Recently I’ve found on YouTube a video I hadn’t expected. It turned out to be abstract by watercolor videos by Millie Gift Smith. Now you’re probably saying…..big deal! But before I realized she was using watercolor, I thought she was starting with a few strokes of w/c to get a few lights into her work, and adding acrylic…paint, and ink later. After watching several of her demos, I realized that primarily everything is on 140# Arches Watercolor paper.
Since I painted with watercolor for years, and all my early lessons were from w/c teachers, I was fascinated at Millie’s abstract style with only paper and w/c. I’ve struggled for years to loosen up, and let everything go. Watercolors to me became to slow, to dry, to perfect, and too much care had to be taken not to blend the wrong colors. All my teachers were Purists, and so that’s what I learned to do. I wouldn’t dare cross over the purest line! Those early teachings are what I struggle to overcome today each time I pick up a brush!
Since I’m pretty much a nonconformist, I could only take “the rules of WaterColor for so long!” Longer than even I could imagine, but I kept hanging in there, trying to find new ways of speeding up the drying time on a painting that was too large to put into the clothes dryer on a shelf. Eventually I got to the point where experimentation brought me to acrylics and oils, but mostly acrylics. I love to push the boundaries, try new ideas, use untraditional items in my creativity process.
I bring Millie’s Series II to you because all the time I was watching, my mind kept going to Acrylic Inks. They are transparent, dry faster than w/c and since fun is the name of the game, that’s my next thing to work on and try. Actually since I have boxes of w/c paints, I sometimes mix the pure pigment with a medium to use them up. That works also!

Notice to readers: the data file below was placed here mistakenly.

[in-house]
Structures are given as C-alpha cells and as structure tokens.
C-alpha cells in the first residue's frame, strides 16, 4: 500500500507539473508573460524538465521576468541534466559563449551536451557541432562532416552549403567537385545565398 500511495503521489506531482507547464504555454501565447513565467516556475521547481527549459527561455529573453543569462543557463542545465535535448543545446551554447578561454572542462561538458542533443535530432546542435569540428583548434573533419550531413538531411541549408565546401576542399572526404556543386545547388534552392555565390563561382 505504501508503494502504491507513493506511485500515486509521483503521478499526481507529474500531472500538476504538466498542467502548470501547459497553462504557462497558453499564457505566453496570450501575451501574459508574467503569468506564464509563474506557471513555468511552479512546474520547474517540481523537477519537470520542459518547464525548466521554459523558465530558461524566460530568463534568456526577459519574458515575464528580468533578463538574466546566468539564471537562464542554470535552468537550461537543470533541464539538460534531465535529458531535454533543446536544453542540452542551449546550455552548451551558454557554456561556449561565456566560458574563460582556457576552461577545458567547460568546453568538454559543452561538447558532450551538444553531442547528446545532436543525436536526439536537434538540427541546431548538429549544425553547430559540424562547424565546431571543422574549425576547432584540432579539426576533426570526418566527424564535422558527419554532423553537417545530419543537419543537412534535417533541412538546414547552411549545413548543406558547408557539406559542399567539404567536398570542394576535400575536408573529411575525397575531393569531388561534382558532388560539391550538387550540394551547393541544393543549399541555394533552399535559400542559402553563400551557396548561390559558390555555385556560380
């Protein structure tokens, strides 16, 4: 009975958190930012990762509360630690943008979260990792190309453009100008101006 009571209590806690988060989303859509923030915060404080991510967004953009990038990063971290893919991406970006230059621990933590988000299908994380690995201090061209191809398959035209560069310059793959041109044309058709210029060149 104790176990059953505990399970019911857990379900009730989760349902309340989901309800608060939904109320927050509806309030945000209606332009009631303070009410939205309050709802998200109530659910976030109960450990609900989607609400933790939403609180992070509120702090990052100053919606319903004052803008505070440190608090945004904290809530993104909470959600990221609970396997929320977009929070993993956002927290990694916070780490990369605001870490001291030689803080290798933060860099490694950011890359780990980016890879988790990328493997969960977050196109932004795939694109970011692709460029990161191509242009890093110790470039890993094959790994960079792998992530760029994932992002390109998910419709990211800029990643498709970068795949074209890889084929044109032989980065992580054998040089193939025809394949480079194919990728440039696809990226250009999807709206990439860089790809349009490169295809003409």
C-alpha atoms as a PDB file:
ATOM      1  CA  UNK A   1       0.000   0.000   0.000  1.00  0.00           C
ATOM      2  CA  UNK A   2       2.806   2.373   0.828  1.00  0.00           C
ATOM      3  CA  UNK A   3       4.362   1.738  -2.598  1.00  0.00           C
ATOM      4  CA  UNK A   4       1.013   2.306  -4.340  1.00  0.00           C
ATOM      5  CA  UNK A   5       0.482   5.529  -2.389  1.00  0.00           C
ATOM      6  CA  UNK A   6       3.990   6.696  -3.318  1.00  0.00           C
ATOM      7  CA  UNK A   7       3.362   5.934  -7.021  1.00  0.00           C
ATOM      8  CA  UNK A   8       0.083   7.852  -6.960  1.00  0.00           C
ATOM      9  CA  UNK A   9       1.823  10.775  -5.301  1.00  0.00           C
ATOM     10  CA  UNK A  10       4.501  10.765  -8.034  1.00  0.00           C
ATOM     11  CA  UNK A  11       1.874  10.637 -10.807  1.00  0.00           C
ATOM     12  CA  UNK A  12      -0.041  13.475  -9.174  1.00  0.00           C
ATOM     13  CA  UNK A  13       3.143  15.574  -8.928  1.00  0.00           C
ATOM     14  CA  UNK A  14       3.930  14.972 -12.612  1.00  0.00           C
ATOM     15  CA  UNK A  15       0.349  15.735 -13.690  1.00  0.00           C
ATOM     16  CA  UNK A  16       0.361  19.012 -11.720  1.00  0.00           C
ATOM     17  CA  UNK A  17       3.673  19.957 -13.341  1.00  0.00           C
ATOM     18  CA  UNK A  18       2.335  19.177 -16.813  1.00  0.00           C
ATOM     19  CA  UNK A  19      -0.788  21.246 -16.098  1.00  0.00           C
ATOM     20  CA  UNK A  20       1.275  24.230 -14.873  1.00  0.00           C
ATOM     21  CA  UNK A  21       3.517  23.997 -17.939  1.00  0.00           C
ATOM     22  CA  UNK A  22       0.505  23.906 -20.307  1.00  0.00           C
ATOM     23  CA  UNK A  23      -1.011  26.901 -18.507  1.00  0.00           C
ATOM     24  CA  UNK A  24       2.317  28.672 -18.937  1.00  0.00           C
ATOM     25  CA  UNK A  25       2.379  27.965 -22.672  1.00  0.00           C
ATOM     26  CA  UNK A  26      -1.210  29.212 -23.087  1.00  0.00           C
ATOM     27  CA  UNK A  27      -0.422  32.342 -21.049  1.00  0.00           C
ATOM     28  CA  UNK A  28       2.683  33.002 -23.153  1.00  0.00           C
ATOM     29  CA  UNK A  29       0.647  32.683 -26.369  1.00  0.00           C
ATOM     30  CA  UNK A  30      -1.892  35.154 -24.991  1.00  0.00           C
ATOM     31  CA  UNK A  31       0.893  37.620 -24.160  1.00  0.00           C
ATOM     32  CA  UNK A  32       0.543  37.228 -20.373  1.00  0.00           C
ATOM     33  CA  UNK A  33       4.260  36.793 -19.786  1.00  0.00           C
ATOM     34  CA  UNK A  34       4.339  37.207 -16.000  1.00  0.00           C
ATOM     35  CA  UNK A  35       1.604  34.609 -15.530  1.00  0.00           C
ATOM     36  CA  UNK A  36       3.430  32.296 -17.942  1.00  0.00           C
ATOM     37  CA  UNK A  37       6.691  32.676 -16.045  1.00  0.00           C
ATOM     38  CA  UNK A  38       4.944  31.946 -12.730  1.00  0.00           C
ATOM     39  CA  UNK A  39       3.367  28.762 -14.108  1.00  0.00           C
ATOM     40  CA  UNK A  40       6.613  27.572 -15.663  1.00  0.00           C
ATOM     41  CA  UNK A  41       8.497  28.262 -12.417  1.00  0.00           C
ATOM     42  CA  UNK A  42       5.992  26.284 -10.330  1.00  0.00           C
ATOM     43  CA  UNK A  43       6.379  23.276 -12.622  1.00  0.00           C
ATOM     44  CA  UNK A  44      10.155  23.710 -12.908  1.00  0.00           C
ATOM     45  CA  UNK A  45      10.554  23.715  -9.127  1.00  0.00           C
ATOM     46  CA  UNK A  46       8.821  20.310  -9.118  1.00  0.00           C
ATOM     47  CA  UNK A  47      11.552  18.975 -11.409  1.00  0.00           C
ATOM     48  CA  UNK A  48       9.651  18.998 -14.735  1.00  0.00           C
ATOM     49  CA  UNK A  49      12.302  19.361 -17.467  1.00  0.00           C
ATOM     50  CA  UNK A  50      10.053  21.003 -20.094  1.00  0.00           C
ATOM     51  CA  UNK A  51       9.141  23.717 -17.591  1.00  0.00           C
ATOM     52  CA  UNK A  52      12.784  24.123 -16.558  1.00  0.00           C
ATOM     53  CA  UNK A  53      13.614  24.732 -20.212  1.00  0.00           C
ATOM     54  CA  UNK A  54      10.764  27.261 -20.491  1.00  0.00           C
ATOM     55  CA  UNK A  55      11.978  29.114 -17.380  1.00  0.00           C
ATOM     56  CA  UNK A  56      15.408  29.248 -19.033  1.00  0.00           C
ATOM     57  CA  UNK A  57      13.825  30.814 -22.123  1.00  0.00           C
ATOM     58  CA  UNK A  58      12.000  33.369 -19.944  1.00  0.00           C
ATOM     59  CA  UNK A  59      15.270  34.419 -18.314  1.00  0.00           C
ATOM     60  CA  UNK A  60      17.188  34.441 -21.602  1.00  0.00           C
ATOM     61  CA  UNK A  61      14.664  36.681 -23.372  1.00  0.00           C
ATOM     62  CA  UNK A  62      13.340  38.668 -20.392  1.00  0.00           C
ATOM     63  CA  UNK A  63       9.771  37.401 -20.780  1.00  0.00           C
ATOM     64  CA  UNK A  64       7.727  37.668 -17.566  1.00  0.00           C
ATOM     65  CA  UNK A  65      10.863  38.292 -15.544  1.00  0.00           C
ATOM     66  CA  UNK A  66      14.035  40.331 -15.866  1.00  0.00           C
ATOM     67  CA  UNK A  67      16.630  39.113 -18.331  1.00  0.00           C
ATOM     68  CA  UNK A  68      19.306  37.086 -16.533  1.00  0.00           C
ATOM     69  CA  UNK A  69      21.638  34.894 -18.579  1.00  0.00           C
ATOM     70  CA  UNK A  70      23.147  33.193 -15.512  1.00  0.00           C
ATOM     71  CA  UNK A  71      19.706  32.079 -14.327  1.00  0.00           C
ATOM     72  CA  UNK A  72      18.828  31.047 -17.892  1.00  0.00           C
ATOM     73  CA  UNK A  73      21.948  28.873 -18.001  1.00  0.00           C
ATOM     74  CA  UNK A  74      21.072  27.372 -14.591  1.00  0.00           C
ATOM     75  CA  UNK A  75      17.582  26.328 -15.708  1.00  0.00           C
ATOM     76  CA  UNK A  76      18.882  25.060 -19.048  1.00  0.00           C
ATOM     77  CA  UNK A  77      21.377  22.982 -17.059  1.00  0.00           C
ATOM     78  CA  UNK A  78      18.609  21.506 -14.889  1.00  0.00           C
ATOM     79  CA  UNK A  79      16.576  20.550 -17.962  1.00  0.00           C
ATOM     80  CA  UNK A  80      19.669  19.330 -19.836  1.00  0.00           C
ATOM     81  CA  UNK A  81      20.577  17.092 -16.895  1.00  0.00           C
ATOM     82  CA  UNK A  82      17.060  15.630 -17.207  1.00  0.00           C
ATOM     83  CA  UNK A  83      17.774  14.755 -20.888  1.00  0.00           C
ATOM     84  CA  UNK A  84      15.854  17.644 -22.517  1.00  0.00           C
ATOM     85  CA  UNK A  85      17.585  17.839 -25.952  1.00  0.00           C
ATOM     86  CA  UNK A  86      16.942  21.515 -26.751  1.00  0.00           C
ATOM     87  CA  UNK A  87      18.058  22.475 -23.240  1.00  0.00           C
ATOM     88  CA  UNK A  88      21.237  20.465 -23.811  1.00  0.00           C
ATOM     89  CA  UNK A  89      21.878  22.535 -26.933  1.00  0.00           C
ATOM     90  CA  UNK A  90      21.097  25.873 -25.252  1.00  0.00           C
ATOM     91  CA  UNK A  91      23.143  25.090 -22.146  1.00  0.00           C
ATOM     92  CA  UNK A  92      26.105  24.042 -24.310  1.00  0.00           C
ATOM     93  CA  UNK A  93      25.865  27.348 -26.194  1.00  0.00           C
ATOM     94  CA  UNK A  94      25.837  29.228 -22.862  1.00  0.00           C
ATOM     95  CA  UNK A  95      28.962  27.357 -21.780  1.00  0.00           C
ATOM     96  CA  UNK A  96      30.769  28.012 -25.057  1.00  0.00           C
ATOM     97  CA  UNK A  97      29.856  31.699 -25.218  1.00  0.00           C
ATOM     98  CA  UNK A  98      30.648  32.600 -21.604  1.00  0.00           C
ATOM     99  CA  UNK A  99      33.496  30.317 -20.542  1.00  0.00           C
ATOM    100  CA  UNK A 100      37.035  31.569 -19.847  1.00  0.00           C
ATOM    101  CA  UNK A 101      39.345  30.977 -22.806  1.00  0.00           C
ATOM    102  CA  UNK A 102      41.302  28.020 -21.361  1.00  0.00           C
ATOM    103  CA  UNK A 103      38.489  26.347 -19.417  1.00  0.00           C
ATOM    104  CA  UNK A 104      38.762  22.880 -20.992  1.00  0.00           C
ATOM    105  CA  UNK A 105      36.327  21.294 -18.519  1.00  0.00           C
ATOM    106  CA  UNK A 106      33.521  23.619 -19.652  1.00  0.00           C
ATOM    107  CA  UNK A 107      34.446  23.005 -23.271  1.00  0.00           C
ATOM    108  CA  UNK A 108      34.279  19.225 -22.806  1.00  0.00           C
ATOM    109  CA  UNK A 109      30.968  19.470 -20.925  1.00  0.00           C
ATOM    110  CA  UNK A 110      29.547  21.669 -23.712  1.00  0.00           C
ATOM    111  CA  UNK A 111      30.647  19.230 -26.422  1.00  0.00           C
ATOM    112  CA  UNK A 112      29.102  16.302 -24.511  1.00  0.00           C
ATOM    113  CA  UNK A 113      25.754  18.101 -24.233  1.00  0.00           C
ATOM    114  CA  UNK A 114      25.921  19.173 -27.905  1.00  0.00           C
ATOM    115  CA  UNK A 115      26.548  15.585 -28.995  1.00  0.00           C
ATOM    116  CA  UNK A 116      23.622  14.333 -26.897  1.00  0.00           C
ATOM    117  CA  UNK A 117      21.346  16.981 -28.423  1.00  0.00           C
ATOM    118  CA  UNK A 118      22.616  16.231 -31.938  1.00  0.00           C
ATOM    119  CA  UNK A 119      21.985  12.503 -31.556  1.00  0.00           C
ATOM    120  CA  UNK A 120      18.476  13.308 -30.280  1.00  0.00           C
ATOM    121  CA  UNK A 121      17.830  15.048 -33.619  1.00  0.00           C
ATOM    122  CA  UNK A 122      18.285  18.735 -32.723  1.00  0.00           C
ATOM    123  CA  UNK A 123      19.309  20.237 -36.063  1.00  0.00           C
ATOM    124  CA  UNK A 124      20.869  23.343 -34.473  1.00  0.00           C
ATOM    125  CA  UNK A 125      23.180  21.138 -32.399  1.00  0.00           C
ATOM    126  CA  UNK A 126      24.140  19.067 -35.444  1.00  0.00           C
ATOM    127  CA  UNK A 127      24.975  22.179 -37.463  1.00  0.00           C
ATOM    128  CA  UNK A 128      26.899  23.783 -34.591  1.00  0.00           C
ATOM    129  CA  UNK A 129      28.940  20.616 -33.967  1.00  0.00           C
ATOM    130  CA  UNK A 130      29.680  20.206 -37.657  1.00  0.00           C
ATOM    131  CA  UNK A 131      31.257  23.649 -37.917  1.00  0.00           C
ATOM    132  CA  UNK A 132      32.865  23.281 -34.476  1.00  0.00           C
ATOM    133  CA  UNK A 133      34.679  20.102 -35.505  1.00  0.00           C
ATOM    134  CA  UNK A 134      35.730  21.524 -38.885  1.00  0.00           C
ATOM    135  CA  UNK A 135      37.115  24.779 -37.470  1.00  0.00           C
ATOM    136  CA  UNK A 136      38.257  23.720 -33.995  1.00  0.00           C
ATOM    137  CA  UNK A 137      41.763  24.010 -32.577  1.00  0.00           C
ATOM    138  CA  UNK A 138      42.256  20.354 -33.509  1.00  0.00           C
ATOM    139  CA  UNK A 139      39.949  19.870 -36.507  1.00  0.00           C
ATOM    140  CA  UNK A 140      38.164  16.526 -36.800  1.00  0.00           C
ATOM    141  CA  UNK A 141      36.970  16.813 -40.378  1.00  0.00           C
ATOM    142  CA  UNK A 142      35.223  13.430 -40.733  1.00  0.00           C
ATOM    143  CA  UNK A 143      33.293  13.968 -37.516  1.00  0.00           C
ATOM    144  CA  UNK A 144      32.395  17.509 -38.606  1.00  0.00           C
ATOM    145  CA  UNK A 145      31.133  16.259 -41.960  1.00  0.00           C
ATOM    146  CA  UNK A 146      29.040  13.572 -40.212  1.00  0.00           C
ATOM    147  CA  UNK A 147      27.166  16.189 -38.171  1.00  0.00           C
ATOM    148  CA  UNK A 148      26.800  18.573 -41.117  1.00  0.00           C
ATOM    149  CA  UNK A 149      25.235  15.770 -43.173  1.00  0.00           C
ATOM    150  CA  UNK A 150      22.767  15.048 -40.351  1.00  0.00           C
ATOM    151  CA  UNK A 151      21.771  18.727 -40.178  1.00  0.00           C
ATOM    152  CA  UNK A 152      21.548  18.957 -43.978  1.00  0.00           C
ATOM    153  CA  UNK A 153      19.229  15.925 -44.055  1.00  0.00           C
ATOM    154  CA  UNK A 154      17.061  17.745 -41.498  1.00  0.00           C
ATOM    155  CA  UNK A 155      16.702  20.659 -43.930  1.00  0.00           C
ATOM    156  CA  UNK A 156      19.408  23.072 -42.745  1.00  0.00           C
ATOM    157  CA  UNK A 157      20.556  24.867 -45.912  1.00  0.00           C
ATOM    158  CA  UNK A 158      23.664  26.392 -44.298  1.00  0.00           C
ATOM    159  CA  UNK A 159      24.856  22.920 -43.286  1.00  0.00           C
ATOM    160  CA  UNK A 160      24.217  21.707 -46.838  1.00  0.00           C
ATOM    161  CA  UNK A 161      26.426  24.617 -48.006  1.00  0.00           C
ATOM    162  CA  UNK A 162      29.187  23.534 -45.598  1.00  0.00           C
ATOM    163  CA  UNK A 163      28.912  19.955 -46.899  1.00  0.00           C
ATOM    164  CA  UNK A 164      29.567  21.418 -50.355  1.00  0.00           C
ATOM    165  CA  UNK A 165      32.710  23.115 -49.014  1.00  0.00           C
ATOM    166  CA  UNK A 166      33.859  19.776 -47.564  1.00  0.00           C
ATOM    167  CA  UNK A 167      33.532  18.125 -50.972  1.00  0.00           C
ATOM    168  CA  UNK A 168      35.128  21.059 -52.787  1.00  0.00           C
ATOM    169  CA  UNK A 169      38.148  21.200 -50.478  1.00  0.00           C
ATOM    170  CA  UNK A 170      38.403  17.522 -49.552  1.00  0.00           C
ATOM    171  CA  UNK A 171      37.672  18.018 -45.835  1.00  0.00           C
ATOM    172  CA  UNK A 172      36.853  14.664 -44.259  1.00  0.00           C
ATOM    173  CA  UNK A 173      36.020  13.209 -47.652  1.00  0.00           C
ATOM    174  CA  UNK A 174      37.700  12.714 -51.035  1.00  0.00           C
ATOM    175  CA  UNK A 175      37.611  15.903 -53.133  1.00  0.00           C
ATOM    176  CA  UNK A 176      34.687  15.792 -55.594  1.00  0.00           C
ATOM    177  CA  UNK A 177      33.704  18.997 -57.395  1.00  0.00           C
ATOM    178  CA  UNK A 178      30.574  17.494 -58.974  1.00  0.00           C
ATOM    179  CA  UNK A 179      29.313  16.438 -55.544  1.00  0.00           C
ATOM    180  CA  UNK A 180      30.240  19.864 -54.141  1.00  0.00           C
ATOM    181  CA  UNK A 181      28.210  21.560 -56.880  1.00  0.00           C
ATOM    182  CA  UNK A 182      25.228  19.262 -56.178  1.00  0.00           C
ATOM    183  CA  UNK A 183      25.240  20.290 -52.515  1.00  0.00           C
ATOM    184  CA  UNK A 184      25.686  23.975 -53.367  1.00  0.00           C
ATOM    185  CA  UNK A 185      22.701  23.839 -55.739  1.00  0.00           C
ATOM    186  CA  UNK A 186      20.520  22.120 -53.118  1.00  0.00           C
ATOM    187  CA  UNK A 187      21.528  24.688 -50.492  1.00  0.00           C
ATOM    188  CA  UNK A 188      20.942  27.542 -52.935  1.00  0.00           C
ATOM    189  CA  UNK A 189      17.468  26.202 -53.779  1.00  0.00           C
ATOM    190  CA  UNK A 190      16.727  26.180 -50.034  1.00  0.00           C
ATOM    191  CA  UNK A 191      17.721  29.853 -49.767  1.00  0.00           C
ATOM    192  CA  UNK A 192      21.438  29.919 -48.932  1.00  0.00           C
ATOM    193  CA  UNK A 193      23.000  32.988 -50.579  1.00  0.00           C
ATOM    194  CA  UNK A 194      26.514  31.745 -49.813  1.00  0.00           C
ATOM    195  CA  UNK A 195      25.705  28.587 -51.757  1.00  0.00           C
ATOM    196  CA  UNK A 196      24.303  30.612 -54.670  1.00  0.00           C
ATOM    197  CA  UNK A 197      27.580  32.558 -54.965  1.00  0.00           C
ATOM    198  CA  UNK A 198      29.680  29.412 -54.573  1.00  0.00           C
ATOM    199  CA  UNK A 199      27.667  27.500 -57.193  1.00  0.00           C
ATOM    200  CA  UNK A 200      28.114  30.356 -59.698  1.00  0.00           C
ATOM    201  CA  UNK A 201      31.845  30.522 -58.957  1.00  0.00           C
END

I hope you too will find some interesting new things to try by watching Millie, and maybe your muse will visit with even more ways to twist and turn your creative energy. Good luck, and let me know how this artist has pushed you into creating something new and fresh. Something maybe you hadn’t thought of, or haven’t had the courage to try. Just remember….it’s all good…the worst that can happen, is you Gesso over all of it and start fresh.
I have never believed in mistakes, and have always thought them instead to be learning experiences. I also don’t believe in throwing away what I consider my bad art! To an artist, we all question our own work, that’s healthy, and another opportunity to learn more. Having a few people in a group to critique one another is also a huge advantage. Sometimes the most obvious fixes to one of my pieces is someone on our critique group who is an artist who works in a different medium. She had a really good eye for color, and balance even though she doesn’t paint.
What one would call a mistake, I would consider an opportunity to be more creative!